Camp Ashraf, 80 km north-east of Baghdad, is home to over 3,000 Iranian nationals who belong to the People’s Mujaheddin Organization of Iran. In recent months, the Iraqi authorities have repeatedly said that they intend to close the camp at the end of 2011. Beat Schweizer, head of the ICRC delegation in Iraq, explains the ICRC’s role and response.
The Iraqi authorities have said they will close the camp at the end of 2011. What is the ICRC’s
The ICRC welcomes the Iraqi authorities’ commitment not to transfer Camp Ashraf residents to Iran against their will, and will continue to monitor the situation, to ensure that the Iraqi authorities fulfil this commitment. The ICRC will also continue to insist that the authorities meet their obligation to preserve the dignity, physical well-being and mental well-being of the camp’s residents. While it is true that the residents of camp Ashraf must comply with Iraqi laws and regulations, it is also true that the Iraqi authorities must ensure
I must emphasize that the ICRC is not part of any mechanism to close down the camp or transfer its residents, and we are not going to be.
What will the ICRC do if force is used to transfer Camp Ashraf’s residents?
The ICRC will continue to call on all concerned to exercise restraint and to comply with applicable law. One legal requirement is that any use of force be in accordance with internationally-recognised principles governing law-enforcement operations. And respect for human dignity must be maintained whatever happens.
What will the ICRC do if residents are arrested?
The ICRC is prepared to visit anyone from Camp Ashraf whom the Iraqi authorities may detain. We would assess their conditions of detention and treatment, and would help them restore contact with their relatives, through Red Cross messages for instance. The ICRC is already making regular visits to detainees in Iraq, and we would assist any detained persons from Ashraf Camp in the same way.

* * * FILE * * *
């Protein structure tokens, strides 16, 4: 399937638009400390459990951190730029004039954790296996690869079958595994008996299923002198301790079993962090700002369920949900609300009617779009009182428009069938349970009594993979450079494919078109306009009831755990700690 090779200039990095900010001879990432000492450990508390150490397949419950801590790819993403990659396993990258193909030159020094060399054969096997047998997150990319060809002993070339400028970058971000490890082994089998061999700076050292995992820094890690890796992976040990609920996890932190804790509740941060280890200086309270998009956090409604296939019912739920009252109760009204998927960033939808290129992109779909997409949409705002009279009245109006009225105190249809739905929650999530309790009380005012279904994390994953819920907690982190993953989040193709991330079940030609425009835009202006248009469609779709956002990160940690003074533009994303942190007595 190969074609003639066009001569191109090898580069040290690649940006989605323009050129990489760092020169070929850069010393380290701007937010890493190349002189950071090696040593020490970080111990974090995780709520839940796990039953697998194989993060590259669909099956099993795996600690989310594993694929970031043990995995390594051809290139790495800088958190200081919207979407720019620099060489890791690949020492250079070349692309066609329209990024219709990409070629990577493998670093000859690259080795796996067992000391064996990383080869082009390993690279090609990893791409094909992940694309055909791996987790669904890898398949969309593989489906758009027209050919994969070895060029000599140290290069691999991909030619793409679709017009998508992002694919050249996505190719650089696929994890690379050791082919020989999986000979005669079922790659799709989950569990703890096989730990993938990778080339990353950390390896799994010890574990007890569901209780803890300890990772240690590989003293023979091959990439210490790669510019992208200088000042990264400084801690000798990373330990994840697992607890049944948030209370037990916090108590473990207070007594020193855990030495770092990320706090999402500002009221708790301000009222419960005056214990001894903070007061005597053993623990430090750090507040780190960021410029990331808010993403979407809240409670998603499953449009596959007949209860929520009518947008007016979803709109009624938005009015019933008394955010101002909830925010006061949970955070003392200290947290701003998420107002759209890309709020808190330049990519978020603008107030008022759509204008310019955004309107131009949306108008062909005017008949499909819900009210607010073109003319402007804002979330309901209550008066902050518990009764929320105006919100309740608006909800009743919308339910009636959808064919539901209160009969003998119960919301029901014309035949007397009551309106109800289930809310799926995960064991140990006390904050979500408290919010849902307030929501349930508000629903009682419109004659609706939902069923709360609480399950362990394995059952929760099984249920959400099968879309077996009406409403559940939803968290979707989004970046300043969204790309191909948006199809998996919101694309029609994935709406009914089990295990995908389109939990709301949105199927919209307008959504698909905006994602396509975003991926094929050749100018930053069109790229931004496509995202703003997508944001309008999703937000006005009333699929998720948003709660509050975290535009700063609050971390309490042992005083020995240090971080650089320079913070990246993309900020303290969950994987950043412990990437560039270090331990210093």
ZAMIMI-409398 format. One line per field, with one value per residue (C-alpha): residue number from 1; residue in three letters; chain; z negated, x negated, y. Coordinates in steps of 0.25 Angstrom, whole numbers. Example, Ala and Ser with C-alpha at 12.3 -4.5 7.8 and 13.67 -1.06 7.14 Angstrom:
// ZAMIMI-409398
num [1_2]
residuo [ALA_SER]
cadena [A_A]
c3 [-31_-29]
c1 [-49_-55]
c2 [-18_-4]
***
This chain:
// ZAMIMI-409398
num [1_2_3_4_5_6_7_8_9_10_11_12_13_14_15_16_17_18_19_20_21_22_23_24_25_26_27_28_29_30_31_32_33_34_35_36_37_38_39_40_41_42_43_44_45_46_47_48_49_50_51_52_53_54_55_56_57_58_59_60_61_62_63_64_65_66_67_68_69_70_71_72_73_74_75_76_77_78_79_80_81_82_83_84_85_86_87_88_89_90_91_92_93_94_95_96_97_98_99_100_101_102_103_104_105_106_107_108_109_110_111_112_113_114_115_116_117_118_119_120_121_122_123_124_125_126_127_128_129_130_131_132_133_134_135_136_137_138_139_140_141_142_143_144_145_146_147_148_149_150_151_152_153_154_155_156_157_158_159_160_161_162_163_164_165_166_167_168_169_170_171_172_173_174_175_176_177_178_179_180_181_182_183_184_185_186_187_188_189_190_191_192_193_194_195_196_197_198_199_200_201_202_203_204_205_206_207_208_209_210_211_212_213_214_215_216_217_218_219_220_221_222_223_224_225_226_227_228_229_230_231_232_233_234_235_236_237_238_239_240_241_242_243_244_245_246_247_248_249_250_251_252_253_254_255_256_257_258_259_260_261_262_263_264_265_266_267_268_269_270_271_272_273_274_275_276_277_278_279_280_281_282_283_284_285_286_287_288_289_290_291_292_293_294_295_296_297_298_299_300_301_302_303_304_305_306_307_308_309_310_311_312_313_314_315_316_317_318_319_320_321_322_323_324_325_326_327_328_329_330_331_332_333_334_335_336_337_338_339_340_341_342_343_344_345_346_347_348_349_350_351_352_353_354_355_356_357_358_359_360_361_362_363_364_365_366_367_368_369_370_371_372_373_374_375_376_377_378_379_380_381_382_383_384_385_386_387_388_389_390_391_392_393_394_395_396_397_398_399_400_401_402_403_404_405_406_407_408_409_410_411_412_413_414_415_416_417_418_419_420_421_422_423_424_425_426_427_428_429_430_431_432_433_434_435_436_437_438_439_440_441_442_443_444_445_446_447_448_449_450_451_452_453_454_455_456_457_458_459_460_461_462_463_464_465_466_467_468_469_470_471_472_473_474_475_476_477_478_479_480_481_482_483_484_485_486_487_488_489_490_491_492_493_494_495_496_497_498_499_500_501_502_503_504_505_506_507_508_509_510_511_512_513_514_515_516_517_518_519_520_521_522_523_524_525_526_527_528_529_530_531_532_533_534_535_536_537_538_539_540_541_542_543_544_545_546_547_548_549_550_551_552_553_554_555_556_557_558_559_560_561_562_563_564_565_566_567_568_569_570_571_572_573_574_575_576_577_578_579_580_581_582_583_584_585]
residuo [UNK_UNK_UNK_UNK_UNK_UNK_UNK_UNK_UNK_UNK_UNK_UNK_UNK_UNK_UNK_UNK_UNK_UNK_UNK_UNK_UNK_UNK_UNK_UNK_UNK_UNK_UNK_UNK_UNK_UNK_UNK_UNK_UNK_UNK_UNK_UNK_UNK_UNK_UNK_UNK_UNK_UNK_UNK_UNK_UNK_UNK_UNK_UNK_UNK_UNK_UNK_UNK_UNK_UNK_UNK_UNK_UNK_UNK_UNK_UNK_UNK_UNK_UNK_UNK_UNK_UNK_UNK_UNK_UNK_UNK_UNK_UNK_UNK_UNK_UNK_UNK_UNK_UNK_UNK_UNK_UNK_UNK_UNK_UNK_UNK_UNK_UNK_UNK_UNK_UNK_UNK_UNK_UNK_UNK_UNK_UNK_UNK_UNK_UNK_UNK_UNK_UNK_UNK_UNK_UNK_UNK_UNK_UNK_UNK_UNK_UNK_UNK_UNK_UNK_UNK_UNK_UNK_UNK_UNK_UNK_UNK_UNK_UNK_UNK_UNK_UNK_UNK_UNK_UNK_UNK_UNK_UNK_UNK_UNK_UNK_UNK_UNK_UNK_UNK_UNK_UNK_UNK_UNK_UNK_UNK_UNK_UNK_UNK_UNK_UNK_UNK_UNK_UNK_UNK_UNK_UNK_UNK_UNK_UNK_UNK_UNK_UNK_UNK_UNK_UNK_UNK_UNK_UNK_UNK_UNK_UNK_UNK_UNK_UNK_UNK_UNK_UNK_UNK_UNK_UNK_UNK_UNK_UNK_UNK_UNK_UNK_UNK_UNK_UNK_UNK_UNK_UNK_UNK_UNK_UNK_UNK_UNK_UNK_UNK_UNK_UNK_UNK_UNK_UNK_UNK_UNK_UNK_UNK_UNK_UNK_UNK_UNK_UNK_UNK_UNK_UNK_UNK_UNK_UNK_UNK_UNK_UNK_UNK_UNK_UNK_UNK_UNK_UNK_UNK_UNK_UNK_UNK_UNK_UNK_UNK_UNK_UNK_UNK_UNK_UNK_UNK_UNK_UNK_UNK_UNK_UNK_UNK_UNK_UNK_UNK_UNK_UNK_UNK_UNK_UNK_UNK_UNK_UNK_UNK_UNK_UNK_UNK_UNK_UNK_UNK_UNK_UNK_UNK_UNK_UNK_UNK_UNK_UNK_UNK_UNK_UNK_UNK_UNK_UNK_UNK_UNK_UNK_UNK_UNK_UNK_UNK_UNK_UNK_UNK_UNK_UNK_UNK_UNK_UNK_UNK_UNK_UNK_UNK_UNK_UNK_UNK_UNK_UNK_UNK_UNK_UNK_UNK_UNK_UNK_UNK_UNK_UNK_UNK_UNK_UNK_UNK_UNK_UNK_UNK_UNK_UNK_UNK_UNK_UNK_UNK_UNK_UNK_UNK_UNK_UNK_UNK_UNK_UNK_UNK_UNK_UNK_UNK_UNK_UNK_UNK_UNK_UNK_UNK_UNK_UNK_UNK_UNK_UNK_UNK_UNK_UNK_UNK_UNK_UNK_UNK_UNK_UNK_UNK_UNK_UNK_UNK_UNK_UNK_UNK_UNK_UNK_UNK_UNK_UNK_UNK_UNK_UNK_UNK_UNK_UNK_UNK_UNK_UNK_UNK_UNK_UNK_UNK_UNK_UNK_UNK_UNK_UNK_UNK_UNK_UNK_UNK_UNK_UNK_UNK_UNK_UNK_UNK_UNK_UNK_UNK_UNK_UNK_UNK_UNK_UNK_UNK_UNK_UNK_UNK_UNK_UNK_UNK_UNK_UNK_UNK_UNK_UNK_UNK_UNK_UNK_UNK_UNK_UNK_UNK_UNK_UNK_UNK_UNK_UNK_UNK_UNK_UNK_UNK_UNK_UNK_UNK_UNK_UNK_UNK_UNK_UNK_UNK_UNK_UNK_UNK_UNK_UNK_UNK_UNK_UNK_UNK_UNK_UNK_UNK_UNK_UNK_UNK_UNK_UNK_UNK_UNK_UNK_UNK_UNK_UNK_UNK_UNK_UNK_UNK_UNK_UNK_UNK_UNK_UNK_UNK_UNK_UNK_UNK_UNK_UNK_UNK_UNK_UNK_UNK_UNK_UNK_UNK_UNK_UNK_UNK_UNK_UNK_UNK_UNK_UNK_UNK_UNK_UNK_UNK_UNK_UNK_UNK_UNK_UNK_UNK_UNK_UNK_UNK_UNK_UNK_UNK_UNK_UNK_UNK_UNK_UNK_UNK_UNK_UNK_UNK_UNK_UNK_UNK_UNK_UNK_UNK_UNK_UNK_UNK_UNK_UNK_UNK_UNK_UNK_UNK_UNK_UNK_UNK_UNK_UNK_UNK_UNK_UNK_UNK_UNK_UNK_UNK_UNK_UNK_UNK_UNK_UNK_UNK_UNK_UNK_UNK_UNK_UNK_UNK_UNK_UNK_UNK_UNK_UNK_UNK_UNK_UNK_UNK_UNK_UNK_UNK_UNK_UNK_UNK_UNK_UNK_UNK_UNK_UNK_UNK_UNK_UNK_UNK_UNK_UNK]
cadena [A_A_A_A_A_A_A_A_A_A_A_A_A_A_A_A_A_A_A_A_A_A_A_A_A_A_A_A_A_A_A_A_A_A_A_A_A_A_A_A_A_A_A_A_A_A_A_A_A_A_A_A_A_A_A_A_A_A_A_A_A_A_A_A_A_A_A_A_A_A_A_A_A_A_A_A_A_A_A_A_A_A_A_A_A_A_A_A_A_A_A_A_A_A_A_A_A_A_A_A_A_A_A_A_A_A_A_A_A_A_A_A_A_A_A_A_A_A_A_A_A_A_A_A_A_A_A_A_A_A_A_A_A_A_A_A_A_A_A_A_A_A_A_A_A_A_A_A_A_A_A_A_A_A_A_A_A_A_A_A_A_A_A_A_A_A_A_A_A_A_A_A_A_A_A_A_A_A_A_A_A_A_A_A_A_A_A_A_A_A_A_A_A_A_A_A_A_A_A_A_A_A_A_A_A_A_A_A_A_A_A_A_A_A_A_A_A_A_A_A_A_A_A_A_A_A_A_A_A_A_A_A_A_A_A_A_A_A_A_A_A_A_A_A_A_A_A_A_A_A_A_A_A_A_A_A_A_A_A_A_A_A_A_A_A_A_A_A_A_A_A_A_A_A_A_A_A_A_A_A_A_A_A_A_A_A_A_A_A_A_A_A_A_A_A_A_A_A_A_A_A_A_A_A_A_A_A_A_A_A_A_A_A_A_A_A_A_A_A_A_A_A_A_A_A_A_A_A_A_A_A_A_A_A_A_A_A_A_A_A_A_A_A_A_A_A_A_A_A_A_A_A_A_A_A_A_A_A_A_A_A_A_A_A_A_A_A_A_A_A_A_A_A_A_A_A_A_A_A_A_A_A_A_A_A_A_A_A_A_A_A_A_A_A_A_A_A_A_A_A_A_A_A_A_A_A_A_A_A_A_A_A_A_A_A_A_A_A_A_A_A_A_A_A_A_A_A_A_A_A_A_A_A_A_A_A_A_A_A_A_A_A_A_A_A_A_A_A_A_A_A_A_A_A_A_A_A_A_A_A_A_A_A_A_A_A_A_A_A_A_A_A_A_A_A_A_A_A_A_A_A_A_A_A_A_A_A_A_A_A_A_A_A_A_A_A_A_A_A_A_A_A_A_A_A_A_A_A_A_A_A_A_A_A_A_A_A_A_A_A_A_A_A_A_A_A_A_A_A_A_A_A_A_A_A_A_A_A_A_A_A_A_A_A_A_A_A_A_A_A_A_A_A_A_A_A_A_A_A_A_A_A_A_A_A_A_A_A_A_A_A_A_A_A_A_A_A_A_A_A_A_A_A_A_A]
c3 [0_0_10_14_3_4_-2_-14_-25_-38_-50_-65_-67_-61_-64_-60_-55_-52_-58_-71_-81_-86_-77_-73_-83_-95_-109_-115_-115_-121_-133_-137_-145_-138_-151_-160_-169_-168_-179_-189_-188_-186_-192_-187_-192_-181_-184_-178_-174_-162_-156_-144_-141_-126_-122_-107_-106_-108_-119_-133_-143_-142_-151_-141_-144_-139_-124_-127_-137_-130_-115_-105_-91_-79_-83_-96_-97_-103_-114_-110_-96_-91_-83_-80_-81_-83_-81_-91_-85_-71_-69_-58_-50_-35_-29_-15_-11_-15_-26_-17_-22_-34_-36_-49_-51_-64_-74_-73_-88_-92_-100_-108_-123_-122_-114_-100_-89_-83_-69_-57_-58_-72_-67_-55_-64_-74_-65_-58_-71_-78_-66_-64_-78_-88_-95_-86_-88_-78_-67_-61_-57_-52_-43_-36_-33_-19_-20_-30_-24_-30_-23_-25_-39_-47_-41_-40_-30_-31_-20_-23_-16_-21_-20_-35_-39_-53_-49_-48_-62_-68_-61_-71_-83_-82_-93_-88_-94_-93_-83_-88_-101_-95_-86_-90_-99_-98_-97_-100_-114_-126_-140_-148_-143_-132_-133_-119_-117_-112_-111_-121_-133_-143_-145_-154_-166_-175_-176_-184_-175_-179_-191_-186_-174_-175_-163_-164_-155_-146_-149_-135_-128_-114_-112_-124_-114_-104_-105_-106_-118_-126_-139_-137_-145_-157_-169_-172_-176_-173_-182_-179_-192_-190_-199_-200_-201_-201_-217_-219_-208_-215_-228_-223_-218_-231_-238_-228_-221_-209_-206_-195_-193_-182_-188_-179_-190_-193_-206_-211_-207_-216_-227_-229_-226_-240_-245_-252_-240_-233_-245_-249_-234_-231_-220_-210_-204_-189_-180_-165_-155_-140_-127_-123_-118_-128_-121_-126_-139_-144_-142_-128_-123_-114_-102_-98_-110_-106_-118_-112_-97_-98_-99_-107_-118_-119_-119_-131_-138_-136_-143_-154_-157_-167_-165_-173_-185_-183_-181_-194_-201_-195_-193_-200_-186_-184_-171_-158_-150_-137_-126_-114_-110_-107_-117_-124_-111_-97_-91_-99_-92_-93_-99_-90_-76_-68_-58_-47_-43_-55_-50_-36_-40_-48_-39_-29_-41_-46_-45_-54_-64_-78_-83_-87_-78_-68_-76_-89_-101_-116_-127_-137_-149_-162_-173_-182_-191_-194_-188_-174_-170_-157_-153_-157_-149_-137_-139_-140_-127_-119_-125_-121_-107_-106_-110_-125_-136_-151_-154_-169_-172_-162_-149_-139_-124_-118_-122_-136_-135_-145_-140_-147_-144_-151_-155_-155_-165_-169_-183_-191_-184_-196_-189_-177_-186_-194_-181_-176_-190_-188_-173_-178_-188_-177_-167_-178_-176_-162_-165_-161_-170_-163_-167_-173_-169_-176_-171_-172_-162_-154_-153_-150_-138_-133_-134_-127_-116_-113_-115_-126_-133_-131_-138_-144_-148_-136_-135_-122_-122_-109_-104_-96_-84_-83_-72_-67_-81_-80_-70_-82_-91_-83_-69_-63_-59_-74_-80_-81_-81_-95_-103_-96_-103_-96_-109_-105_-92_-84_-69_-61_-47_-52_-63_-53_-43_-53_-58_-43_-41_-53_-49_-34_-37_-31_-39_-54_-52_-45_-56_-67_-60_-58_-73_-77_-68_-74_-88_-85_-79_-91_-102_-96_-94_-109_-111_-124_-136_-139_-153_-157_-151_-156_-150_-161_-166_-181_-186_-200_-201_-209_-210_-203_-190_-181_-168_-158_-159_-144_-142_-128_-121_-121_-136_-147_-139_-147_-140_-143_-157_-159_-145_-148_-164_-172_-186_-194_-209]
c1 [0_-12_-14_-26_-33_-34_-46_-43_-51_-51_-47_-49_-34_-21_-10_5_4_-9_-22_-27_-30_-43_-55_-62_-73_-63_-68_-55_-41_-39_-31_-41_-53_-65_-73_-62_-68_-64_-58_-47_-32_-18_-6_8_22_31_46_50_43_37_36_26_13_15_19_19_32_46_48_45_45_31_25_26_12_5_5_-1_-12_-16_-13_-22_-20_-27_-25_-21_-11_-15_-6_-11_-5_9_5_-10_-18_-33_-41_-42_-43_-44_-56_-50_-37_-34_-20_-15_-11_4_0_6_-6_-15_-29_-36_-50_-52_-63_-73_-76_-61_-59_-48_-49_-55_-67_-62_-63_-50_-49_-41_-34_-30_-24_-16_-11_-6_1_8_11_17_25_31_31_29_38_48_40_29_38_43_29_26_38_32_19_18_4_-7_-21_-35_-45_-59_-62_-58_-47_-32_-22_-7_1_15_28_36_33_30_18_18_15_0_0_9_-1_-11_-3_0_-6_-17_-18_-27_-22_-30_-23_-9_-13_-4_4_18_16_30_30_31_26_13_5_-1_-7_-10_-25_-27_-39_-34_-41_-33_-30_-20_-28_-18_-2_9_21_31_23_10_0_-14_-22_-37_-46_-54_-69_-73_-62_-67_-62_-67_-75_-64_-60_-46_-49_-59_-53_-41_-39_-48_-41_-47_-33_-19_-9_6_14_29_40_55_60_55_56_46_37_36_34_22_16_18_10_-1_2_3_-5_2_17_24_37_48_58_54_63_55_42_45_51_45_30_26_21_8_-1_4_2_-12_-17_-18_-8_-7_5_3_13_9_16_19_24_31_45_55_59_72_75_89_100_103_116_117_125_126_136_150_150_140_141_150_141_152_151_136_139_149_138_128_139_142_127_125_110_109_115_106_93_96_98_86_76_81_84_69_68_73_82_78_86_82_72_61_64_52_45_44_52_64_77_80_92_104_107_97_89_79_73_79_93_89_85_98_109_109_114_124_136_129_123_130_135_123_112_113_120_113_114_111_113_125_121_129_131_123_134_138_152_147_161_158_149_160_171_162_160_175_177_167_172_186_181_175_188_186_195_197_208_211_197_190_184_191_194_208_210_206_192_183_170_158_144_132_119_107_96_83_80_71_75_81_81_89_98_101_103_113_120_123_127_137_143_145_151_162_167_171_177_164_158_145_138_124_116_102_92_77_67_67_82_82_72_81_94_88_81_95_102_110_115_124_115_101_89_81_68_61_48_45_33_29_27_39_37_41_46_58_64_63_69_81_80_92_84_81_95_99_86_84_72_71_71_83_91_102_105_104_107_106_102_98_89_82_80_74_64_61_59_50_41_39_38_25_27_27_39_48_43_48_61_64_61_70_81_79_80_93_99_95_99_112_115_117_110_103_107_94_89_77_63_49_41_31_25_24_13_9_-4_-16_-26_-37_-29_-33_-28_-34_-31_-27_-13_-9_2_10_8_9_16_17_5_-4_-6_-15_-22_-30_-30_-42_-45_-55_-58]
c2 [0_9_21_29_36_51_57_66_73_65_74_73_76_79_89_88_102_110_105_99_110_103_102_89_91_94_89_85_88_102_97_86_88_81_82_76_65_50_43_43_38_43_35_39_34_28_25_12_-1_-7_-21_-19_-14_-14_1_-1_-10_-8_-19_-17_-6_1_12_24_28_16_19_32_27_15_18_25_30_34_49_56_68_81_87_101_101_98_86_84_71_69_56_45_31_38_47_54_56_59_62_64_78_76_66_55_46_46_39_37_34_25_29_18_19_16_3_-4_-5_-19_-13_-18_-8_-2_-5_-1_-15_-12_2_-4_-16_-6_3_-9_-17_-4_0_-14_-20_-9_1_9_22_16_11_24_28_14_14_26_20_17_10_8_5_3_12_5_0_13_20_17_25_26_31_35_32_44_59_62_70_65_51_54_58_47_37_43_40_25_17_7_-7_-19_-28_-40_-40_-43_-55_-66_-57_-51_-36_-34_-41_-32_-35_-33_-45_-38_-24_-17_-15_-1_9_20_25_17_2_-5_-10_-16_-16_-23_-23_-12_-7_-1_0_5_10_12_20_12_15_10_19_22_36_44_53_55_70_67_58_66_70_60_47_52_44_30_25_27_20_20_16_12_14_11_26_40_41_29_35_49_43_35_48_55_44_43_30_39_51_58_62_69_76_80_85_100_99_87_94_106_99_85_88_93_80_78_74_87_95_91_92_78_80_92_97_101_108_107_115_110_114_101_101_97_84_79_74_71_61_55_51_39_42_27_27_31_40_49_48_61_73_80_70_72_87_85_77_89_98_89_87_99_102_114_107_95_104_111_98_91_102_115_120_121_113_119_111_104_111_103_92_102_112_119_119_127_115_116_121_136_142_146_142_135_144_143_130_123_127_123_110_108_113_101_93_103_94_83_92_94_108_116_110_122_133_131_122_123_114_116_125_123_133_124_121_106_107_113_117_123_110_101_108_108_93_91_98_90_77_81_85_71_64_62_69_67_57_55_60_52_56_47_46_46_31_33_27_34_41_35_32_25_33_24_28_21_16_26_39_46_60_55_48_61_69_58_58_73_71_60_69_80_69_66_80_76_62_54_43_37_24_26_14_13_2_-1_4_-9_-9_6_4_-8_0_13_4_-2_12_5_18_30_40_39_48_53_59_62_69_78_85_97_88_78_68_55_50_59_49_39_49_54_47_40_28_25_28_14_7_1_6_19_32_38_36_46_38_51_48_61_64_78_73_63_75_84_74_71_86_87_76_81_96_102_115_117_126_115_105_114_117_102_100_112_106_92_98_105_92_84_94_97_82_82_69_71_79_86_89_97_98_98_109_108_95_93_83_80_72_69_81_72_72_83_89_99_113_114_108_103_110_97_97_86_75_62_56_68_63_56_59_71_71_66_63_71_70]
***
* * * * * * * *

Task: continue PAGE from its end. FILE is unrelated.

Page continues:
In 2009, the ICRC visited 36 Ashraf residents detained by the Iraqi authorities. In April 2011, the ICRC visited six people arrested in relation with clashes between Iraqi security forces and residents of the camp. The authorities released those six people shortly after detaining them.
What is the ICRC doing for residents of Camp Ashraf who are seeking asylum and want to be resettled in a third country?
We have been facilitating the repatriation of former residents of Camp Ashraf who wish to go back to Iran. Since 2003, the ICRC has arranged for the repatriation of over 250 Camp Ashraf residents to their home country, in cooperation with its delegation in Tehran. The ICRC has helped repatriate seven former residents in 2011 so far, with the most recent repatriation taking place in August.
The ICRC is prepared to continue helping repatriate residents of Camp Ashraf to Iran at the request of the people concerned, with their full consent, and in agreement with both the Iraqi and the Iranian authorities. If residents of the camp want to seek asylum or resettlement in a third country, the ICRC will refer them to UNHCR. We may offer direct help in certain cases, for instance by issuing travel documents once the authorities of a particular country have agreed to take a person. The ICRC can also facilitate contact with relatives abroad.
What was the ICRC’s response to last April’s clashes between Iraqi forces and residents of the camp?
The ICRC maintained constant dialogue with the Iraqi authorities, in an effort to ensure that the use of force by law-enforcement personnel conformed to the standards that govern law-enforcement operations. We also dispatched kits of dressing material to Baquba Hospital, where casualties obtained treatment, and visited six residents arrested by the Iraqi authorities during the clashes.
What is the current situation in Camp Ashraf?
The ICRC has not made any visits to Camp Ashraf recently. The situation there is being monitored by the United Nations Assistance Mission for Iraq.
The ICRC remains committed to providing independent, humanitarian assistance to the residents and their families. While we have no precise figures, the population of the camp is estimated at over 3,200.